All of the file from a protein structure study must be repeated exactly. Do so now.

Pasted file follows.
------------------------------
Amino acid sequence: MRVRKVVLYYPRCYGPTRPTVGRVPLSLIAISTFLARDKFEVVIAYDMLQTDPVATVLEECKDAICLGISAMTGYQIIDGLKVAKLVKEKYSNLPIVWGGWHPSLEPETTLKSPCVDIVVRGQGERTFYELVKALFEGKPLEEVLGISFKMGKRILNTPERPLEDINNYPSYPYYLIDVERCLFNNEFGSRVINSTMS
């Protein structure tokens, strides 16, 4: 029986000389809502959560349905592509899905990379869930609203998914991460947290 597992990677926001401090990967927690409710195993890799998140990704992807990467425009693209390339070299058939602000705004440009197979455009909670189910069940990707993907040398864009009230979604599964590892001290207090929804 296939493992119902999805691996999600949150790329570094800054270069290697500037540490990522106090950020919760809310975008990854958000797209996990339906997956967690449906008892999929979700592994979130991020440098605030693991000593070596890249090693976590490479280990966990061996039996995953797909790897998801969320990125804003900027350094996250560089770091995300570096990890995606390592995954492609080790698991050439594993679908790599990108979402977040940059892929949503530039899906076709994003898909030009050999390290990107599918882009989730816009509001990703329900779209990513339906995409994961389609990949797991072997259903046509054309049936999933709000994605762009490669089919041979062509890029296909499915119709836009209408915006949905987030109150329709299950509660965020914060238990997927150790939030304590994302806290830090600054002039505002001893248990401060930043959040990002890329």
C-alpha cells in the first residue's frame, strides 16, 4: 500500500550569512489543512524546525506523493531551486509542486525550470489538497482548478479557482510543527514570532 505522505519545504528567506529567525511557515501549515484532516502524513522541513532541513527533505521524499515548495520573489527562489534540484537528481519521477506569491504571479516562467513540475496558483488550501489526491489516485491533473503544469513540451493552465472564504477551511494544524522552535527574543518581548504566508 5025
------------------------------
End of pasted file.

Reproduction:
Amino acid sequence: MRVRKVVLYYPRCYGPTRPTVGRVPLSLIAISTFLARDKFEVVIAYDMLQTDPVATVLEECKDAICLGISAMTGYQIIDGLKVAKLVKEKYSNLPIVWGGWHPSLEPETTLKSPCVDIVVRGQGERTFYELVKALFEGKPLEEVLGISFKMGKRILNTPERPLEDINNYPSYPYYLIDVERCLFNNEFGSRVINSTMS
């Protein structure tokens, strides 16, 4: 029986000389809502959560349905592509899905990379869930609203998914991460947290 597992990677926001401090990967927690409710195993890799998140990704992807990467425009693209390339070299058939602000705004440009197979455009909670189910069940990707993907040398864009009230979604599964590892001290207090929804 296939493992119902999805691996999600949150790329570094800054270069290697500037540490990522106090950020919760809310975008990854958000797209996990339906997956967690449906008892999929979700592994979130991020440098605030693991000593070596890249090693976590490479280990966990061996039996995953797909790897998801969320990125804003900027350094996250560089770091995300570096990890995606390592995954492609080790698991050439594993679908790599990108979402977040940059892929949503530039899906076709994003898909030009050999390290990107599918882009989730816009509001990703329900779209990513339906995409994961389609990949797991072997259903046509054309049936999933709000994605762009490669089919041979062509890029296909499915119709836009209408915006949905987030109150329709299950509660965020914060238990997927150790939030304590994302806290830090600054002039505002001893248990401060930043959040990002890329």
C-alpha cells in the first residue's frame, strides 16, 4: 500500500550569512489543512524546525506523493531551486509542486525550470489538497482548478479557482510543527514570532 505522505519545504528567506529567525511557515501549515484532516502524513522541513532541513527533505521524499515548495520573489527562489534540484537528481519521477506569491504571479516562467513540475496558483488550501489526491489516485491533473503544469513540451493552465472564504477551511494544524522552535527574543518581548504566508 5025